Six third grade classrooms from Redwood City School District’s Taft and Garfield Elementary Schools learned about and visited Pescadero Beach and Pigeon Point Light Station.

Many San Mateo school children have never visited the coast and others know it only as a beach playground. Through Coastal Explorers, they learn about the coastal ecosystem, cultural history, and the value of preserving the great resources that we all share. Importantly, they learn that they “own” our state parks equally with all Californians, and they are encouraged to return with their families again and again.

To imprint an appreciation of the curriculum, program has several steps. Before visiting the coast, an interactive Zoom is held in each classroom, with experienced State Parks staff. While visiting the park, a State Park Interpreter guides them in activities that build upon their classroom introduction. A second trip to a second park expands their understanding of what the parks can offer. Classroom follow-up helps cement what they have learned. To encourage students to return with their families, each school library received five backpacks containing a field kit consisting of items to entice the children to return with their families. The field kit contents include free passes to most state parks for a year, binoculars to view seals, whales, birds and other distant objects, a microscope phone adapter to view small wonders and capture photos of them, plasticized interpretive folders, just-in-case rain gear, and more.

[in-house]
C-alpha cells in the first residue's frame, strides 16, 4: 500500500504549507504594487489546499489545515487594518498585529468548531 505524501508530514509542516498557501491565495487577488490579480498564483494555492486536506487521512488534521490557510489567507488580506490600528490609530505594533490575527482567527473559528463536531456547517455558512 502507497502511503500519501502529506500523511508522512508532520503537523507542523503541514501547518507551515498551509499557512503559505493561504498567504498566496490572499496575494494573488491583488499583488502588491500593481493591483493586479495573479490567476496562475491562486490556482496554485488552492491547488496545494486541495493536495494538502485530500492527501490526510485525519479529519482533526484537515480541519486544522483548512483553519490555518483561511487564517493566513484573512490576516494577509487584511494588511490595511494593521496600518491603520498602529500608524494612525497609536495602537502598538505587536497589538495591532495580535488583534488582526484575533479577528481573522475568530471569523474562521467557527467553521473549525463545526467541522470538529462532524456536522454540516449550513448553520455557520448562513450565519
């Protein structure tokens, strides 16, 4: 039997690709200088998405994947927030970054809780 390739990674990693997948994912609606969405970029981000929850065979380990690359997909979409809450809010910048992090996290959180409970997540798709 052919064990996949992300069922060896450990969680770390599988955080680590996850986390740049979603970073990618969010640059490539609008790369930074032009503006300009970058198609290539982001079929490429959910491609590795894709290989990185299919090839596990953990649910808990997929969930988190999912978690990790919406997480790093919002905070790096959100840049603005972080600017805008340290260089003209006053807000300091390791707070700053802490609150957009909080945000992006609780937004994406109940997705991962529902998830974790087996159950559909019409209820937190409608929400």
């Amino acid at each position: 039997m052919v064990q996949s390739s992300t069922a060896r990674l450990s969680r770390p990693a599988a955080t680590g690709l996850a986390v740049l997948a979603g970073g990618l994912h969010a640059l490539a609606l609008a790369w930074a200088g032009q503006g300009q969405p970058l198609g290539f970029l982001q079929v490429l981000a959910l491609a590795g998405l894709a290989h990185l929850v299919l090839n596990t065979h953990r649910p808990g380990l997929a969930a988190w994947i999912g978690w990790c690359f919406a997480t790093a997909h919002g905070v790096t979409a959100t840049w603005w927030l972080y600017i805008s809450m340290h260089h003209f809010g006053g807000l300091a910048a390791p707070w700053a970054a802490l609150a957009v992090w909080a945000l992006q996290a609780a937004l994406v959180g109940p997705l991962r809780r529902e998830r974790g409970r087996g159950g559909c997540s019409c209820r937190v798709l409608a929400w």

Five Coastal Explorer backpacks were given to each school library.

Interpreter Elizabeth Crowley told us, “For a lot of these kids, it was their first time seeing the ocean and they were blown away. We heard students telling their teachers “best day ever!” several times. At Pigeon Point, several of the students saw an otter from the observation deck and it was all they could talk about. They also really enjoyed learning about how to refract and direct light beams with prisms from our docent Richard Ruh, an optical engineer. Students were also really excited to receive the backpacks. I had one student bring his family back to the lighthouse and he made it very clear to me that I was not tell them anything. He wanted to be the tour guide and share everything he learned.”

The Coastal Explorer experience had such a positive impact that we at Coastside State Parks hope to leverage our first-year experience to extend and expand the program, whether through future grants or the generosity of our donors.

Article written by Walter Schwartz, CSPA Vice President.

Park Aide John McCaull introduces Pigeon Point Light Station State Historical Park via zoom.